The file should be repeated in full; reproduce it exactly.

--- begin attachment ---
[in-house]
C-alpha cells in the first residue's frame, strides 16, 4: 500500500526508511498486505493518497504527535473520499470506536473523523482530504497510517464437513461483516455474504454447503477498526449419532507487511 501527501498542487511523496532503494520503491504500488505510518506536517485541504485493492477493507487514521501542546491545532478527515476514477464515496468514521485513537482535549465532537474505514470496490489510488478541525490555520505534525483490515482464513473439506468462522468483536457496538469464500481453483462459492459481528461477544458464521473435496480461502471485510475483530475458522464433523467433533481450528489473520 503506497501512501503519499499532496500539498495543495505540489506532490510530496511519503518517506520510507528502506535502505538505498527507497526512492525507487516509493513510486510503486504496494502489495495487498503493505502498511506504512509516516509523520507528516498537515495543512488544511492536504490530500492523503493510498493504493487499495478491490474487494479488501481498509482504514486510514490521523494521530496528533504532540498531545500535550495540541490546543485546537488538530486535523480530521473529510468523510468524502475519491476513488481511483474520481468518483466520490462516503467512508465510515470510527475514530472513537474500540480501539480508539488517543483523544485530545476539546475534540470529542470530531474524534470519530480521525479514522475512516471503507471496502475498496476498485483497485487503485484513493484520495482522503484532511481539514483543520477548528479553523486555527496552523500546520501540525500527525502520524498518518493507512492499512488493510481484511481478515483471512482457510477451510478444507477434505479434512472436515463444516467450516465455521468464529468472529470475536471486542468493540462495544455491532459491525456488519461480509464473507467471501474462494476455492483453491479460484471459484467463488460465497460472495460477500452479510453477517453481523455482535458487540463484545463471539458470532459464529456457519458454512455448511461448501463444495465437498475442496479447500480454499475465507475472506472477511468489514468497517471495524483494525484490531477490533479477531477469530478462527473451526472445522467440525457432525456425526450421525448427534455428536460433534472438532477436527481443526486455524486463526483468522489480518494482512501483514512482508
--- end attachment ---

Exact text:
[in-house]
C-alpha cells in the first residue's frame, strides 16, 4: 500500500526508511498486505493518497504527535473520499470506536473523523482530504497510517464437513461483516455474504454447503477498526449419532507487511 501527501498542487511523496532503494520503491504500488505510518506536517485541504485493492477493507487514521501542546491545532478527515476514477464515496468514521485513537482535549465532537474505514470496490489510488478541525490555520505534525483490515482464513473439506468462522468483536457496538469464500481453483462459492459481528461477544458464521473435496480461502471485510475483530475458522464433523467433533481450528489473520 503506497501512501503519499499532496500539498495543495505540489506532490510530496511519503518517506520510507528502506535502505538505498527507497526512492525507487516509493513510486510503486504496494502489495495487498503493505502498511506504512509516516509523520507528516498537515495543512488544511492536504490530500492523503493510498493504493487499495478491490474487494479488501481498509482504514486510514490521523494521530496528533504532540498531545500535550495540541490546543485546537488538530486535523480530521473529510468523510468524502475519491476513488481511483474520481468518483466520490462516503467512508465510515470510527475514530472513537474500540480501539480508539488517543483523544485530545476539546475534540470529542470530531474524534470519530480521525479514522475512516471503507471496502475498496476498485483497485487503485484513493484520495482522503484532511481539514483543520477548528479553523486555527496552523500546520501540525500527525502520524498518518493507512492499512488493510481484511481478515483471512482457510477451510478444507477434505479434512472436515463444516467450516465455521468464529468472529470475536471486542468493540462495544455491532459491525456488519461480509464473507467471501474462494476455492483453491479460484471459484467463488460465497460472495460477500452479510453477517453481523455482535458487540463484545463471539458470532459464529456457519458454512455448511461448501463444495465437498475442496479447500480454499475465507475472506472477511468489514468497517471495524483494525484490531477490533479477531477469530478462527473451526472445522467440525457432525456425526450421525448427534455428536460433534472438532477436527481443526486455524486463526483468522489480518494482512501483514512482508